Another place that Mark was patently pleased to be was onstage with Robbie at his Knebworth concert earlier this year when they performed a rocked-up version of the Take That classic, Back For Good. His face lights up as he explains how it came about.
“I’m really glad I did it. I’m grateful that he gave me the opportunity.”
– Mark Owen on that Knebworth appearance with Robbie.
“I went round to Rob’s and played him some of the tracks from my new record and we had a nice evening. And then, as I was leaving, when you’ve got pop star mates you try and blag some tickets don’t you, so I said, “Anyway mate, I’ve heard you’re playing Knebworth in a few weeks. Any chance of me and couple of mates coming down and watching it.” And he said, “Yeah, yeah, no problem.” And then the next day he said, “You know, if you’re coming down, d’you fancy doing some kind of singing with us, like, getting up on stage.” And I was like, “Ooh my…,” and I cacked my pants.”
“But I said, “Yeah, yeah, I’ll be up for it. If you want me to, yeah I’ll do it.” But then the story broke so we thought if it’s not going to be a surprise then there’s not really much point in doing it. But then the story kind of went away again and then when I turned up on that Sunday he said, “Yeah, it feels right, let’s do it.” So we had a little rehearsal backstage with his guitarist and made sure we knew the words. And then did it.”
“I’m glad it happened that way ’cause I probably wouldn’t have turned up if I knew… I would have seen the crowd and thought, “Nah, forget it.” It was nice being back up on stage with him, and it was a great crowd, and a really good day as well. They had great support acts on there. The Darkness and stuff were playing. It was a really hot day, a nice day with good catering (!). And I got up on stage and had a great time for a few minutes and buggered off. But I’m really glad I did it. I’m grateful that he gave me the opportunity.”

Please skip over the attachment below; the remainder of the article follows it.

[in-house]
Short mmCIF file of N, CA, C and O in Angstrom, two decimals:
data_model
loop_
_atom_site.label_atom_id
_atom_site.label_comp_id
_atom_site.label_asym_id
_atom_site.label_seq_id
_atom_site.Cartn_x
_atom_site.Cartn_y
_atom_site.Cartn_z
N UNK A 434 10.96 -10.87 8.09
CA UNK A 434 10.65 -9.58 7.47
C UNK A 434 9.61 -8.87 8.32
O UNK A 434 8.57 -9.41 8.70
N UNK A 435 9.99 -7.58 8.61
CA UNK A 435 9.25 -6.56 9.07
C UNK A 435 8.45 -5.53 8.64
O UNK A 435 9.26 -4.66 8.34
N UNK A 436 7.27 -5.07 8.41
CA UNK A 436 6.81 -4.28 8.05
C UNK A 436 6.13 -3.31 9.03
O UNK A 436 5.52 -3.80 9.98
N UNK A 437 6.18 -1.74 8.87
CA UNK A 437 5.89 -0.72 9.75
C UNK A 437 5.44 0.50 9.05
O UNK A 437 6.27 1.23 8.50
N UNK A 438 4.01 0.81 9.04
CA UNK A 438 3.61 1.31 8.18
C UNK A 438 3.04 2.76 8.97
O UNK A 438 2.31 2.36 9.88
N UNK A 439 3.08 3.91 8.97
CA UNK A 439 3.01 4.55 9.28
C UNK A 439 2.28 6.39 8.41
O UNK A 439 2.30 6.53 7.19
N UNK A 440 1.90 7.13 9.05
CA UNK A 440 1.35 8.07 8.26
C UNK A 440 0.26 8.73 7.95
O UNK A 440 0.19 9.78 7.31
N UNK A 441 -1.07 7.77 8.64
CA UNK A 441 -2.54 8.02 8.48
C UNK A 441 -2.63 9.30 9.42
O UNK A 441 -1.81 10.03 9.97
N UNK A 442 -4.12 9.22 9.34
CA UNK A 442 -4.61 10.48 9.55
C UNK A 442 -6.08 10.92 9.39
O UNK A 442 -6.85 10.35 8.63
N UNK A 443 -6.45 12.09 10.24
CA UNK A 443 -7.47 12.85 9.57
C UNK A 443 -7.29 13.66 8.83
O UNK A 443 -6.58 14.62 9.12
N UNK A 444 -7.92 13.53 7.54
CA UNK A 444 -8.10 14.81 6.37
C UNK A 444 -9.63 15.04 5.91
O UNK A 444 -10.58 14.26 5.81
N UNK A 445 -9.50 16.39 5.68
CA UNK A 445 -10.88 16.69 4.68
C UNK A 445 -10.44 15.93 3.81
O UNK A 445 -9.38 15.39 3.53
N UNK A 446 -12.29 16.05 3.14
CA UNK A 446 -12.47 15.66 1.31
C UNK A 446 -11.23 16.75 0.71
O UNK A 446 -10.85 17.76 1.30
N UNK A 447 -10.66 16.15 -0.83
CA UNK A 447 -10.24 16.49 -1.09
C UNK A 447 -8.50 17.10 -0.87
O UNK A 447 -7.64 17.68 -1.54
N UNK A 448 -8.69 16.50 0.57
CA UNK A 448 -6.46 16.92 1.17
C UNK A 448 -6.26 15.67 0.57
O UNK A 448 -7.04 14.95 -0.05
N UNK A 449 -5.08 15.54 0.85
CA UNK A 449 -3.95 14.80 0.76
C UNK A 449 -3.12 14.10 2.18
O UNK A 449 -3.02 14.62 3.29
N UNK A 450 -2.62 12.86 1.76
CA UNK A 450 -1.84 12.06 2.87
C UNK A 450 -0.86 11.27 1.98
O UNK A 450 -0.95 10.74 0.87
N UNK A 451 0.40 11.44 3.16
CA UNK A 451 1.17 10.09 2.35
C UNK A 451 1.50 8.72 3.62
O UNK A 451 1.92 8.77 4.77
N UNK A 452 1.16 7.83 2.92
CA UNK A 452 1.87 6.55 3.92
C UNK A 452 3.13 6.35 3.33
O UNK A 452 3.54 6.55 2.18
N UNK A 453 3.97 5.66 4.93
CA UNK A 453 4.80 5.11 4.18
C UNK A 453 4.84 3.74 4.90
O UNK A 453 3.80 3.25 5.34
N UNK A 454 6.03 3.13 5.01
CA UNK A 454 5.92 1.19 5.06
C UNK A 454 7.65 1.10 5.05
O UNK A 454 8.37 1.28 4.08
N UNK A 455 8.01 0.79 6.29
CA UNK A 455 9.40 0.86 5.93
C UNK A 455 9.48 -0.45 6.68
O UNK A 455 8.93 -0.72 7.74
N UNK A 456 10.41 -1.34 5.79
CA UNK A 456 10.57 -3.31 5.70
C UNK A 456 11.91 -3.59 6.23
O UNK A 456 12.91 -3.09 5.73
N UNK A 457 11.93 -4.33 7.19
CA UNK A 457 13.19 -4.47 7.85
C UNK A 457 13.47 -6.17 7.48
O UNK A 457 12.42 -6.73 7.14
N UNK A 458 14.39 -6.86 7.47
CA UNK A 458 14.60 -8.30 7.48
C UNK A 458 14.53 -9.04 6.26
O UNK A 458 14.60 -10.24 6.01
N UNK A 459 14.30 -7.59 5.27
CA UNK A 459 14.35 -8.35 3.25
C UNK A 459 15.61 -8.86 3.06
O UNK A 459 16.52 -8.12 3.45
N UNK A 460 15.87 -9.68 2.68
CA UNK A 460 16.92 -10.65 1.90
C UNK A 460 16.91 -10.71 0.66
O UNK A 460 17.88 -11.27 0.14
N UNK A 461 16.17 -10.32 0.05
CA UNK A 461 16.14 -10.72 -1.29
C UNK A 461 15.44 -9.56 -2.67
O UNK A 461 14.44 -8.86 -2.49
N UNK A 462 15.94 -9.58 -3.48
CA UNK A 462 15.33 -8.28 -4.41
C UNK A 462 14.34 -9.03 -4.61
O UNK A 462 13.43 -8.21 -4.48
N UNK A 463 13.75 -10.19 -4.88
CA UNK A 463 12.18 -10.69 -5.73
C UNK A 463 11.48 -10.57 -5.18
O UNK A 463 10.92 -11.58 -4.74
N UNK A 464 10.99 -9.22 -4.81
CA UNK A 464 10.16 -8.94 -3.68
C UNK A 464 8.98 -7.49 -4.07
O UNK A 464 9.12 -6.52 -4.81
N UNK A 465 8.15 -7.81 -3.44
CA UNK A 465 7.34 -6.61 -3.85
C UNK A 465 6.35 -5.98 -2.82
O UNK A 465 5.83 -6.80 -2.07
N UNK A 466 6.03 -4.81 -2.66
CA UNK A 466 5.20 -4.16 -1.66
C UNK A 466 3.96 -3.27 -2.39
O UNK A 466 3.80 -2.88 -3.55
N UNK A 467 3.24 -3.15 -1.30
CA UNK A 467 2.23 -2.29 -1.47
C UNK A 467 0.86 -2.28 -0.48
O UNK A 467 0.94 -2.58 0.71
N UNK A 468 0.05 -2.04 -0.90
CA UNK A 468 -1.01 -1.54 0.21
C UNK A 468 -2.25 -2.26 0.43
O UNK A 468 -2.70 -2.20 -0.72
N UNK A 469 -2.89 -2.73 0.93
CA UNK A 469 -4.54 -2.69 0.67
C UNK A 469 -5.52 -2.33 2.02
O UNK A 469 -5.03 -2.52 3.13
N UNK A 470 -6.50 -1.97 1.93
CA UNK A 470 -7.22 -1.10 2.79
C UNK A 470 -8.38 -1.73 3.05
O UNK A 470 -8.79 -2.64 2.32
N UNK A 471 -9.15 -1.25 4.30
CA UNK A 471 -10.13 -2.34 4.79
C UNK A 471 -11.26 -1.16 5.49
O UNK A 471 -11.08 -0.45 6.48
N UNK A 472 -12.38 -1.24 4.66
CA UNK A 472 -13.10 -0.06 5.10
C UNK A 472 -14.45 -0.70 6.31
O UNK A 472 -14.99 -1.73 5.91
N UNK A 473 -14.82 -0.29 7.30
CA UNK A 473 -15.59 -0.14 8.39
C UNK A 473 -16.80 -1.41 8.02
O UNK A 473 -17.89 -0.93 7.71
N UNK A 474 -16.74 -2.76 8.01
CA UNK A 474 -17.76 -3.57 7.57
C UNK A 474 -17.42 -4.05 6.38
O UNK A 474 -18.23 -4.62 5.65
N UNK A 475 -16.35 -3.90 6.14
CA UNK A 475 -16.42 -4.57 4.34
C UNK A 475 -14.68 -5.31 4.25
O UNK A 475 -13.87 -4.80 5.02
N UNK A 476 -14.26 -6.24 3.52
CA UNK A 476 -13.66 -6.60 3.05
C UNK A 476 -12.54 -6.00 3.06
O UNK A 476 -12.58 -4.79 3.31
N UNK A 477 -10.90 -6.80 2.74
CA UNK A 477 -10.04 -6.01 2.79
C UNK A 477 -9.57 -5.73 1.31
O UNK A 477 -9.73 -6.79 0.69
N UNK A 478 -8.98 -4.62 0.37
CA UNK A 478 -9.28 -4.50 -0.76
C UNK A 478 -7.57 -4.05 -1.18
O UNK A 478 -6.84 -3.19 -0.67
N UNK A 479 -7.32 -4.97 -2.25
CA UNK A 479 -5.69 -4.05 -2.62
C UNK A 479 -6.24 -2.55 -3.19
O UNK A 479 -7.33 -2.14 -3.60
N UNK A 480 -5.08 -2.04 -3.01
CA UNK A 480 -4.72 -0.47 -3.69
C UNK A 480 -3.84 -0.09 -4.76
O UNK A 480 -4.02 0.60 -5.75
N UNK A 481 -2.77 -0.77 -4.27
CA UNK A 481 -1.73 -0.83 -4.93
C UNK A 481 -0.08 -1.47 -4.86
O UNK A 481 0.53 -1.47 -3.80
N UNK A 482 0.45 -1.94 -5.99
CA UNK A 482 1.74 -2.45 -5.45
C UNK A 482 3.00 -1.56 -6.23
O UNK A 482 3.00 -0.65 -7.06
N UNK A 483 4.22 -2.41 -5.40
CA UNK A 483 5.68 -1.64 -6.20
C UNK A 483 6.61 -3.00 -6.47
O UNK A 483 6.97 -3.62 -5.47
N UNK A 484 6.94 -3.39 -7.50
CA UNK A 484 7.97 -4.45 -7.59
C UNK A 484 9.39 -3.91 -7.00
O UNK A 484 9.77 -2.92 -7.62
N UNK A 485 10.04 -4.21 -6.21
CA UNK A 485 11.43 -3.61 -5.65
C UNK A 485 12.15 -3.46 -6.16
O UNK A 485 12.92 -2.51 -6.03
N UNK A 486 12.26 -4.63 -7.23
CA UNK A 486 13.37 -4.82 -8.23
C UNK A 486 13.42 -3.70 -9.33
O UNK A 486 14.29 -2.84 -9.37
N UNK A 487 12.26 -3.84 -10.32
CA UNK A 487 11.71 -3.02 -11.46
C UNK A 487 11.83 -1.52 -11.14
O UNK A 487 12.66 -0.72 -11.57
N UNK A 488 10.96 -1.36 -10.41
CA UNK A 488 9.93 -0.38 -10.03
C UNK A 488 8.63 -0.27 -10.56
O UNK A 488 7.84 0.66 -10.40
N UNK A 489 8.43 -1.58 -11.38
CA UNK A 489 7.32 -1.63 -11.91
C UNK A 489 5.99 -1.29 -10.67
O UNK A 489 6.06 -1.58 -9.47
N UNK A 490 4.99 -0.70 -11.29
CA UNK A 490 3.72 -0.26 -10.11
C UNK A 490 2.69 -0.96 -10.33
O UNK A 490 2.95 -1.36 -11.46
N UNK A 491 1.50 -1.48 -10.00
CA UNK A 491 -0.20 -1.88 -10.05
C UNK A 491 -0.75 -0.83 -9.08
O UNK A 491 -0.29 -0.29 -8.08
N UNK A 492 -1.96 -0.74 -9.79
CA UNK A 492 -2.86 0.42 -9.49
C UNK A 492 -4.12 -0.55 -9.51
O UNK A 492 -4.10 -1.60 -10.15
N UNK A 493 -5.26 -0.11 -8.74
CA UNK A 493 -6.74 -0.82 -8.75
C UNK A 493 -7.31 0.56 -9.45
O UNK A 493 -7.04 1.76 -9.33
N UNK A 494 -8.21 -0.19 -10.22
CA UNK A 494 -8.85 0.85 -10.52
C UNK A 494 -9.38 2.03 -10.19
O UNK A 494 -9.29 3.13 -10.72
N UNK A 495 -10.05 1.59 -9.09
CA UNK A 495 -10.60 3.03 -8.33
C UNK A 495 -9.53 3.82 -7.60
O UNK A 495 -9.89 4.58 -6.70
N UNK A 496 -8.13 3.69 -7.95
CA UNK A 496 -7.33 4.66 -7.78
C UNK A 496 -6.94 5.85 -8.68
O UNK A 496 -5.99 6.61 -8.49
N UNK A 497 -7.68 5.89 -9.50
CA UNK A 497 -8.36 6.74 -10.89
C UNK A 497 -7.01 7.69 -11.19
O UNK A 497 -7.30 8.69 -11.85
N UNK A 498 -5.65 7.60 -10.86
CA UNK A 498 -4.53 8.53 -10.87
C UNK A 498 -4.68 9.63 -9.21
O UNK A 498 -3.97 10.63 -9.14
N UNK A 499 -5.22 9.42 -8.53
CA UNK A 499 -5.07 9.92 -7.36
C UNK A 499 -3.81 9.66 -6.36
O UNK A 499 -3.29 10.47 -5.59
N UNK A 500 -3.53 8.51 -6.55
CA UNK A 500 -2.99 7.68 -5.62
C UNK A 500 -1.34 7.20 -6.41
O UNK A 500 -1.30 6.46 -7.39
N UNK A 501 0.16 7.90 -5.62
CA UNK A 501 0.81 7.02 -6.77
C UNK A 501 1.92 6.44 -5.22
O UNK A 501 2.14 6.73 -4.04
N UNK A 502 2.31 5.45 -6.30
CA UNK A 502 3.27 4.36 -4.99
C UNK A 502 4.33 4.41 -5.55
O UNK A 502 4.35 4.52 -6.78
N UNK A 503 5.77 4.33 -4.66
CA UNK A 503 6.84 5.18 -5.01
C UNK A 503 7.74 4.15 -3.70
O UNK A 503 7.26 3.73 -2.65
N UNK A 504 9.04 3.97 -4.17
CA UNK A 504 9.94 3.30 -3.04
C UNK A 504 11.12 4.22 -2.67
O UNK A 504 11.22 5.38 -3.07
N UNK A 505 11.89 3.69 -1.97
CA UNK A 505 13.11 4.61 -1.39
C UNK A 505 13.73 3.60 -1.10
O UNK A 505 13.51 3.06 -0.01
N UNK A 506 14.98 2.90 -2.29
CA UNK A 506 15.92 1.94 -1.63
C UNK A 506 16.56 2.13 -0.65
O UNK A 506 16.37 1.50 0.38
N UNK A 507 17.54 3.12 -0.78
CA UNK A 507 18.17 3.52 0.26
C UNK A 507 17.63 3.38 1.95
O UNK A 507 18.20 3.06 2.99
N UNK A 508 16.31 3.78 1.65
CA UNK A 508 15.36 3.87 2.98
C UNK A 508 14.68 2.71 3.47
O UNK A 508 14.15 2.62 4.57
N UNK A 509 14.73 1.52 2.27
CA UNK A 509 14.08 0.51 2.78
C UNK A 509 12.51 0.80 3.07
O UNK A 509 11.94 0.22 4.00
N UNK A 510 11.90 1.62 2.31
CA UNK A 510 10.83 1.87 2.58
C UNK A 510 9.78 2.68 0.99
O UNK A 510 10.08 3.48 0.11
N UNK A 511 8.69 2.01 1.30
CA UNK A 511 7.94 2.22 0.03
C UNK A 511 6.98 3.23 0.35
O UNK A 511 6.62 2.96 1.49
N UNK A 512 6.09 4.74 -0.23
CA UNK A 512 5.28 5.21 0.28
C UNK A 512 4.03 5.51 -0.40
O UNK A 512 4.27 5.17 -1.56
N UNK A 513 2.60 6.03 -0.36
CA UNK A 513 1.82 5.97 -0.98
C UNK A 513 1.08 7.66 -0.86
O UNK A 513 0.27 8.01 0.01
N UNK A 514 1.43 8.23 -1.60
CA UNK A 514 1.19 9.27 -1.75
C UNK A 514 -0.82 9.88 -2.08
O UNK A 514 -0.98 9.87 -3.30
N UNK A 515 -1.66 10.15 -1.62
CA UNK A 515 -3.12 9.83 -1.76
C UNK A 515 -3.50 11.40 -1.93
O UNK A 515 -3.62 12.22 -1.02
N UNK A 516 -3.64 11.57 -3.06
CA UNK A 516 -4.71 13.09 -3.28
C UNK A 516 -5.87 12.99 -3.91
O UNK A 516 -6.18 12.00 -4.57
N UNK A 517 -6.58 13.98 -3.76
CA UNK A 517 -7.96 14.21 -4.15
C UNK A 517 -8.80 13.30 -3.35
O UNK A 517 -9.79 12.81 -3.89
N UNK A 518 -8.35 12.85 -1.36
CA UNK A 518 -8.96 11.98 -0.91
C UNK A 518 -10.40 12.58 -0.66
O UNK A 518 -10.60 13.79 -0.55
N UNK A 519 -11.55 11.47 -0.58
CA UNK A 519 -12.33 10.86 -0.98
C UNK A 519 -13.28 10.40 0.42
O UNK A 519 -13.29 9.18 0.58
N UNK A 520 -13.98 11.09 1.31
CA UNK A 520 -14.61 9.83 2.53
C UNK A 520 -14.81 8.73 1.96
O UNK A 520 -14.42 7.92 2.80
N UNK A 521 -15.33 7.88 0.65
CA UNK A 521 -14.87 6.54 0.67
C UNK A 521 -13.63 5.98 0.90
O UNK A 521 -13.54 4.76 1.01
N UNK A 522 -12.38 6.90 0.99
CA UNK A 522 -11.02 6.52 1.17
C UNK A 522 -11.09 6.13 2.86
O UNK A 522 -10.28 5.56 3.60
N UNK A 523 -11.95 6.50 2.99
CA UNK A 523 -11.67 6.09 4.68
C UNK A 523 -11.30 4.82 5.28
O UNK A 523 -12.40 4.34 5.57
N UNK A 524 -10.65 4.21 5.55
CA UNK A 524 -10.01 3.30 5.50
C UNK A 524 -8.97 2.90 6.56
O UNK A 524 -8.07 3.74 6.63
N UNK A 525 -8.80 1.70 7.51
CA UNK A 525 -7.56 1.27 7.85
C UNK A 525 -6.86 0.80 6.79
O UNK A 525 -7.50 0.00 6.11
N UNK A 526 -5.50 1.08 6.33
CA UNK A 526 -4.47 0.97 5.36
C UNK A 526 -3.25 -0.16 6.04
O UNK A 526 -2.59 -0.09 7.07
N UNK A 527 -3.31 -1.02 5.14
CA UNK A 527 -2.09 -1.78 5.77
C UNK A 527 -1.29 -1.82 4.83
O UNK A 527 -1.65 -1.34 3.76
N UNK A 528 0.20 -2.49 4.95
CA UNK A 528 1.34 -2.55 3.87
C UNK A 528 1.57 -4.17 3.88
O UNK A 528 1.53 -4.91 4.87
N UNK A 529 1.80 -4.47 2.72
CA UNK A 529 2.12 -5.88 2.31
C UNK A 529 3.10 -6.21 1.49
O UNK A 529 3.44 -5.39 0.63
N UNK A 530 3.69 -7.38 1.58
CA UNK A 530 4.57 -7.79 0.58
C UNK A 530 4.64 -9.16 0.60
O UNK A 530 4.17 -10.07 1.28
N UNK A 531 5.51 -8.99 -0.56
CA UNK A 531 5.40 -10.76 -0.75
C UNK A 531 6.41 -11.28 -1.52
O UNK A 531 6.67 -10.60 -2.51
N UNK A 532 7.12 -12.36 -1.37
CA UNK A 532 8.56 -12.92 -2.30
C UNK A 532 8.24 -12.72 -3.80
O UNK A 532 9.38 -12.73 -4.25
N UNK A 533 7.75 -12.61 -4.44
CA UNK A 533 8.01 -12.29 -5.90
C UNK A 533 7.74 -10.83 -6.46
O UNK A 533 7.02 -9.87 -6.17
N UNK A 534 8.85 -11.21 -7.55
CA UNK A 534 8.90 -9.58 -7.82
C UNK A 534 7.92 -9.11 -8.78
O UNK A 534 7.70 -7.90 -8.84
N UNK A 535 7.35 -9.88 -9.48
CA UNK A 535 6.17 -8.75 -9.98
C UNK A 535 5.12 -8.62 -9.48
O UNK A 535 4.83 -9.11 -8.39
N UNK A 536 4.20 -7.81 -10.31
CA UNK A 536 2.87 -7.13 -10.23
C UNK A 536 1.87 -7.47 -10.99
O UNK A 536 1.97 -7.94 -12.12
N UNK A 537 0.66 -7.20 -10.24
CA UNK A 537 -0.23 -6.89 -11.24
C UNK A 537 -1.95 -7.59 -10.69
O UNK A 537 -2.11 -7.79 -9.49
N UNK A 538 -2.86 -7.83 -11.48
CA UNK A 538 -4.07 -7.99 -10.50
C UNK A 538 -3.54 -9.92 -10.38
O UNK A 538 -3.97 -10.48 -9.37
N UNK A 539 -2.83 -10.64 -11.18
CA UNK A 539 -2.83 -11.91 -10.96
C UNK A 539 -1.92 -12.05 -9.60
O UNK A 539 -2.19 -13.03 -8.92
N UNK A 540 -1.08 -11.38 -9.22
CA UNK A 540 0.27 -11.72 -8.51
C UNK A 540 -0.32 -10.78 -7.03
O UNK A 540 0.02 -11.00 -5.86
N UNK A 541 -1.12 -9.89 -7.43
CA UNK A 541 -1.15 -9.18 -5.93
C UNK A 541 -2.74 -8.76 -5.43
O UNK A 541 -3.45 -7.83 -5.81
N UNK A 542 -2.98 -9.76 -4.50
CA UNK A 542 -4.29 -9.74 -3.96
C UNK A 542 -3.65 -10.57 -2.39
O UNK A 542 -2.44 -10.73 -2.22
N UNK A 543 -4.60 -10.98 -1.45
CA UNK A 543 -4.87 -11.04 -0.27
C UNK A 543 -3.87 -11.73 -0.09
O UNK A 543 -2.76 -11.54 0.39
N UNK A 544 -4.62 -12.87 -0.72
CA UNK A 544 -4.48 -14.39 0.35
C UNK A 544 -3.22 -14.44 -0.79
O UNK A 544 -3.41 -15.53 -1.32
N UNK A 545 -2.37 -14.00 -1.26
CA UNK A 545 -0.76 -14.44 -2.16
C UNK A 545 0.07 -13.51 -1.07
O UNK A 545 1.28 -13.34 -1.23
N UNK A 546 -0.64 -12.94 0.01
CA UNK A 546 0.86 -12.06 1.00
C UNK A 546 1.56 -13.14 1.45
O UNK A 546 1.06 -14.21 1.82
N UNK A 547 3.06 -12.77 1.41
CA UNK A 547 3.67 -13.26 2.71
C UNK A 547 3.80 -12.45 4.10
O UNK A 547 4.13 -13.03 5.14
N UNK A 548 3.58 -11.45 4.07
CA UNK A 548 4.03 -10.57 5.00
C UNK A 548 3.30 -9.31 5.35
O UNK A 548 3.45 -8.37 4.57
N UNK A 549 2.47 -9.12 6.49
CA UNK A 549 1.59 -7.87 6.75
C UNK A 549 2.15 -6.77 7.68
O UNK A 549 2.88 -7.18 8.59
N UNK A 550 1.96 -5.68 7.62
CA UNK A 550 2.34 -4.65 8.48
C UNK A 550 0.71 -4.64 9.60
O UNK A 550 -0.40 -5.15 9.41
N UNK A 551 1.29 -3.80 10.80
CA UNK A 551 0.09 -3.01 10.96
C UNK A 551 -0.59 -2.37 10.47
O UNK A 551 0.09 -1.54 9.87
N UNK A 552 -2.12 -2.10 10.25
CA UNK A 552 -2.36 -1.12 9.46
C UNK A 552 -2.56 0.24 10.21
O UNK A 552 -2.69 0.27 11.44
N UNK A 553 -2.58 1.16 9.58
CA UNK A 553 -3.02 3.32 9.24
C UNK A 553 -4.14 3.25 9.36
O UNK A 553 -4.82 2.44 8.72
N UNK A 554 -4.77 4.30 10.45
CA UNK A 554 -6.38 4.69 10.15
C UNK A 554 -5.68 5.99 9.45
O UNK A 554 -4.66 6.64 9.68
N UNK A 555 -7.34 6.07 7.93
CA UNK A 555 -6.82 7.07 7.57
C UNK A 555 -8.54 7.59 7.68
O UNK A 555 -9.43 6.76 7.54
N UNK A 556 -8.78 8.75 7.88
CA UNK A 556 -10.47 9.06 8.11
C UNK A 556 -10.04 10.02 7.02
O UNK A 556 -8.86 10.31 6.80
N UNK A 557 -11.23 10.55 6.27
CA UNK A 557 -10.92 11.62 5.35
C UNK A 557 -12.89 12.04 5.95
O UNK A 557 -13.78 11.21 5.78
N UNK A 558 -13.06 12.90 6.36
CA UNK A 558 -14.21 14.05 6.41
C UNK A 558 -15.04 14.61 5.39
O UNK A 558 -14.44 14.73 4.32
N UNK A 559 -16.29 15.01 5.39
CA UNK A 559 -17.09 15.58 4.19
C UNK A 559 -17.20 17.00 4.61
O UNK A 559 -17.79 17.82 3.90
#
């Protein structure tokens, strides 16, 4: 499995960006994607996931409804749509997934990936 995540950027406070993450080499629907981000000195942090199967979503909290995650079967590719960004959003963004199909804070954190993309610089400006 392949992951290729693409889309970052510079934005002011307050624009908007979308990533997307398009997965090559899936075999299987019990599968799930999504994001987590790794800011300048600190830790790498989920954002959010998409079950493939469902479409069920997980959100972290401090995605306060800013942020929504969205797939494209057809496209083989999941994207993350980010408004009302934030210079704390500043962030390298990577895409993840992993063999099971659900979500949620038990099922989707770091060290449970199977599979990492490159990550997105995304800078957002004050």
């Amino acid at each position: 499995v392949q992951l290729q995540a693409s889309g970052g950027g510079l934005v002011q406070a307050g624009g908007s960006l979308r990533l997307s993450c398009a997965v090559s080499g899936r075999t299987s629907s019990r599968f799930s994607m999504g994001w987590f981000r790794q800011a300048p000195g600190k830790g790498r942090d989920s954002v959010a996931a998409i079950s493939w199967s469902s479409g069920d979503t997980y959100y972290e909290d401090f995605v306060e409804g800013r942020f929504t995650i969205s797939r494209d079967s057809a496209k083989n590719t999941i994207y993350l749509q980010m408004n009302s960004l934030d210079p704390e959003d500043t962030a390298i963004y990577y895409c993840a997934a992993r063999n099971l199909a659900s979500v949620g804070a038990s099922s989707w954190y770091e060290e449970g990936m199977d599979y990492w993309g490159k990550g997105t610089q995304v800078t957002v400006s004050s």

“I’d love us all to sit down and write an album together even if it never got heard.”
– Mark Owen reveals what it would take for Take That to rise again.
All of this begs the rather obvious question of whether he can foresee a day when the five members of Take That will be up onstage singing together again, even if it’s not a full-time reformation. Well, Mark? The world wants to know…
“Erm, no… I don’t know. My immediate reaction would be no, probably not. But, if you’d asked me a year ago, “Will you have an album out in a year?” I’d have said, “Probably not,” so it’s really difficult to know. Time sometimes takes its course. Maybe one day something might happen. At this moment in time I’d say no but in five years’ time – who knows?”
And then, unprompted, he reveals what would really make the difference for him in terms of Take That getting back together:
“My biggest regret about us as a band is that we never wrote an album together, with all of us actually sat in a studio. Gary pretty much wrote all the bits and now and again we chipped in. I’d love us all to sit down and write an album together even if it never got heard. I think it’d be quite good fun for us to do. But I don’t know if it ever will.”
There’s not a trace of bitterness in his voice, just a winsome longing for what might have been and what could be. Still, you can’t keep a nice man down and upon being asked a final question, his chipper demeanour returns.
“The proudest moment of my career? Erm, I think maybe it would be seeing the new record on the shelf… It’s taken a long time and it’s not always been easy and I think to know that I’ve finally got there… There are 13 songs on there that are my songs and that’s good. So I’m proud of that.”
And he’s got every right to be…